Animal Rights Activists Sue Government For Suppressing Comments On Social Media

The Biden Administration is violating the First Amendment by suppressing comments that contain keywords associated with criticism of animal experimentation -- including “mouse,” “test,” and “cruel” -- on government-run Facebook and Instagram pages, animal rights' activists say in a new lawsuit.

The administration's “viewpoint-discriminatory and content-based suppression of comments about animal testing violates plaintiffs’ right to speak in a public forum,” the People for Ethical Treatment of Animals, Madeline Krasno and Ryan Hartkopf allege in a complaint filed Thursday in federal court in Washington, D.C.

The groups are being represented by the Knight First Amendment Institute at Columbia University, which previously sued former President Donald Trump for blocking critics on Twitter.

The complaint alleges that the National Institutes of Health and the Department of Health and Human Services use automated filters to hide comments that might express criticism of animal testing. Those filters automatically suppress comments that contain words and phrases such as #stopanimaltesting, monkey, mouse, and PETA, according to the complaint.

“Defendants’ practice of hiding comments containing words associated with animal rights advocacy, including the name of a well-known animal rights organization, is a viewpoint-discriminatory and content-based restriction on speech that infringes plaintiffs’ First Amendment rights,” the lawsuit alleges. “It violates plaintiffs’ right to speak in a public forum and their right to read the speech of others who have used blocked keywords in comments on defendants’ social media pages.”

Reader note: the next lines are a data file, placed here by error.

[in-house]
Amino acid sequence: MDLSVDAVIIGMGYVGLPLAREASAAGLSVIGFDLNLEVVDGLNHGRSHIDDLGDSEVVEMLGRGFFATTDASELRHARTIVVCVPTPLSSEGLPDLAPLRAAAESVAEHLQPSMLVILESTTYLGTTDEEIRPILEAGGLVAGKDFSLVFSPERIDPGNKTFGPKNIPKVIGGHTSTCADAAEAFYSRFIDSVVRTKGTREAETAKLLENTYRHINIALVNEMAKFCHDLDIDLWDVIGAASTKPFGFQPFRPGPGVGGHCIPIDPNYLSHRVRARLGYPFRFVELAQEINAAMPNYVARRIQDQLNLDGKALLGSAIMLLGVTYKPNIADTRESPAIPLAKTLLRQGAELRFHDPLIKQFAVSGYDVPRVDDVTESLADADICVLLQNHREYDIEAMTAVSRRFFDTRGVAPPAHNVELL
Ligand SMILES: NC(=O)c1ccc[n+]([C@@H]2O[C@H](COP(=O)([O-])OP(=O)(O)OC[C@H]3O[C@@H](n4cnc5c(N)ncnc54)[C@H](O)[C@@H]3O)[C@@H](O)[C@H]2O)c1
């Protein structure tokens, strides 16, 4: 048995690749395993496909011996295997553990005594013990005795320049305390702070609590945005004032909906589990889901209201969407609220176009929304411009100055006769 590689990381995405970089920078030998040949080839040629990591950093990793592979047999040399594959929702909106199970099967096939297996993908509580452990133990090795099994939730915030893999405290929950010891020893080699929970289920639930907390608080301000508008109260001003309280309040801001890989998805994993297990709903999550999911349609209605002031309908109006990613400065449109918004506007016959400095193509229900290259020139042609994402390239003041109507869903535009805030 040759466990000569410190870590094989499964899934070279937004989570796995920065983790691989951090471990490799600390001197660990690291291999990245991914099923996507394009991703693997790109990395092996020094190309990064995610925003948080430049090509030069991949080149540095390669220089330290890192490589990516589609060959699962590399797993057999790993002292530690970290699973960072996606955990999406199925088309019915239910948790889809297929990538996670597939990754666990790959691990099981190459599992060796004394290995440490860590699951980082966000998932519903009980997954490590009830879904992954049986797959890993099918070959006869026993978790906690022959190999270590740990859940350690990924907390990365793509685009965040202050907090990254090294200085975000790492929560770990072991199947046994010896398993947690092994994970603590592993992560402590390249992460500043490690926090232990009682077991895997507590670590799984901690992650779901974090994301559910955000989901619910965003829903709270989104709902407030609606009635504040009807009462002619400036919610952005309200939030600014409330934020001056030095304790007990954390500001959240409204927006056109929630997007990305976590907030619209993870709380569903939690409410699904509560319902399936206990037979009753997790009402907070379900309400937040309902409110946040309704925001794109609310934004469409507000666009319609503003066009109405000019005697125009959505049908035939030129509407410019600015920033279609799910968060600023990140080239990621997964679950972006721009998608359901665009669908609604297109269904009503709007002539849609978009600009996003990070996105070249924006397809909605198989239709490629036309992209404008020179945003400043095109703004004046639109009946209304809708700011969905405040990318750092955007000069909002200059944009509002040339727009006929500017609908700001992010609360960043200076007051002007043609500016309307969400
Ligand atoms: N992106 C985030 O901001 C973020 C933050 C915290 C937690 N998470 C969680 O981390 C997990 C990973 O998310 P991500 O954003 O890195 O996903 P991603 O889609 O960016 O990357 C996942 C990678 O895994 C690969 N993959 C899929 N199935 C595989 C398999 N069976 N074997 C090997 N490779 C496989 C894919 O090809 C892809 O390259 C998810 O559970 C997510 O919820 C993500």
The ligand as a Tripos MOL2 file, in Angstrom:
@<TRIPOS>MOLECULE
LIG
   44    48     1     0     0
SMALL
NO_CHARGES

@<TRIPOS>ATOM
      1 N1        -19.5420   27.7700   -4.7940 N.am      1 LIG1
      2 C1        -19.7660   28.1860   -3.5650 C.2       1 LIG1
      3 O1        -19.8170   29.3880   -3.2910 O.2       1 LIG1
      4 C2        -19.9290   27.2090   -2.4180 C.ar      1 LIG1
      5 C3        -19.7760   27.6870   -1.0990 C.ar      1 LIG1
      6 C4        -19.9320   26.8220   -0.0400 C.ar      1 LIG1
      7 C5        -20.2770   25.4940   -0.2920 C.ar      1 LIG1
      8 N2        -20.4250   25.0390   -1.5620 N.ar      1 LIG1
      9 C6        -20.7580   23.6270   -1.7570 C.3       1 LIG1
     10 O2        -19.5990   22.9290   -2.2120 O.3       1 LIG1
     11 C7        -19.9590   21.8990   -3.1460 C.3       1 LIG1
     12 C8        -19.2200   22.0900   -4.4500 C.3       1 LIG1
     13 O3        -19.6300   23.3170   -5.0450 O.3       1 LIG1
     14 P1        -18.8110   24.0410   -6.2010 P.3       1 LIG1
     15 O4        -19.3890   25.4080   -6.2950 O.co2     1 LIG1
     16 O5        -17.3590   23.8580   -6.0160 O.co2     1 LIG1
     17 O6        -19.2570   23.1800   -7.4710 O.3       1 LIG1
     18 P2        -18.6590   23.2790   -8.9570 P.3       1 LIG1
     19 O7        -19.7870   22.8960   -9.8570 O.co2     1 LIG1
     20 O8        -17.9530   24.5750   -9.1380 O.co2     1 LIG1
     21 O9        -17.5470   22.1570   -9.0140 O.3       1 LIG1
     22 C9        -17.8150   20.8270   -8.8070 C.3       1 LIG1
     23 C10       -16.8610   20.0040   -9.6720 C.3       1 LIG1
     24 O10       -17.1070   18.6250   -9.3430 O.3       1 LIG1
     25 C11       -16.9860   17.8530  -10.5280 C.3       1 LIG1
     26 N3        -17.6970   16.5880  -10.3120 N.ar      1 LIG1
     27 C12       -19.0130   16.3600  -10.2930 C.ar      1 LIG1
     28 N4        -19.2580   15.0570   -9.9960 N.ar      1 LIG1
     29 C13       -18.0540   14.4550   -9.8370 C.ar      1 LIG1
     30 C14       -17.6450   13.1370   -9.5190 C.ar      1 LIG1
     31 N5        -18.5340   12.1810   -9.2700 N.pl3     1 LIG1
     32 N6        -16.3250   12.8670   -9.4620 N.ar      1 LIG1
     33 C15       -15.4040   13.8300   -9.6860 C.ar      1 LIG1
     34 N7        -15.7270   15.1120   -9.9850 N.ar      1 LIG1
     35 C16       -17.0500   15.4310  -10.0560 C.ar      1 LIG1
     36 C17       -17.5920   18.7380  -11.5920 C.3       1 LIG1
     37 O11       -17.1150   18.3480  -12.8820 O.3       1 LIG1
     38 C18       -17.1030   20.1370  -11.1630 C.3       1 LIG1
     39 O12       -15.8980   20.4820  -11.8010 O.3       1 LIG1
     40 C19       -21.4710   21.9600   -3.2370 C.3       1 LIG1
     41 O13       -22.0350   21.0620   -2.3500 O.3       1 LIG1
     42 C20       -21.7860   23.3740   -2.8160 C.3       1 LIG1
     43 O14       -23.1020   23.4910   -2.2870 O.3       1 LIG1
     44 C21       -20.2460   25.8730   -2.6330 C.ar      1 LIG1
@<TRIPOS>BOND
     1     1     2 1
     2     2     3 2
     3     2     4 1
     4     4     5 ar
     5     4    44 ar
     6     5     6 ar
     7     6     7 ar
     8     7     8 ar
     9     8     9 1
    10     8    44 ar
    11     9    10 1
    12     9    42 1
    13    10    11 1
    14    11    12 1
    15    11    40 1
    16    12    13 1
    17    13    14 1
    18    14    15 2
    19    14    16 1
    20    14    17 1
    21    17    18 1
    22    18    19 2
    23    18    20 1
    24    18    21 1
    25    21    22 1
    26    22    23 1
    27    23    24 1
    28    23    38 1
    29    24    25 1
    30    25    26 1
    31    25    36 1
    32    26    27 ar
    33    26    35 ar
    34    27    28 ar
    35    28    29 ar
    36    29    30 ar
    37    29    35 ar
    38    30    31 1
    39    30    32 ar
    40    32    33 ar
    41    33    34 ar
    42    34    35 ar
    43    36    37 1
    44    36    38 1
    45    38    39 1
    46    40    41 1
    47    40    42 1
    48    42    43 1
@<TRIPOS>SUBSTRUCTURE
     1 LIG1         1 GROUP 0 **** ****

The complaint notes that some activists have found a workaround -- such as changing the spelling or spacing of words that trigger the filters.

For instance, one PETA employee was able to publicly post a comment that substituted the words “an1mals” for “animals,” and “expts” for “experiments.”

The lawsuit comes as right-wing politicians are increasingly claiming their First Amendment rights are being violated when their speech is suppressed by social media companies. Most prominently, Trump is currently suing Facebook, Twitter and YouTube on the theory that the companies violated his free speech rights by banning his account.

Trump's lawsuit is almost certain to fail, because the First Amendment doesn't prohibit private companies from deciding what speech to publish.

By contrast, the lawsuit by PETA and the others alleges censorship by the government, which is directly banned by the First Amendment.

The animal rights activists are seeking a declaration that the keyword blocks are unconstitutional, and a court order requiring the agencies to remove the filters.

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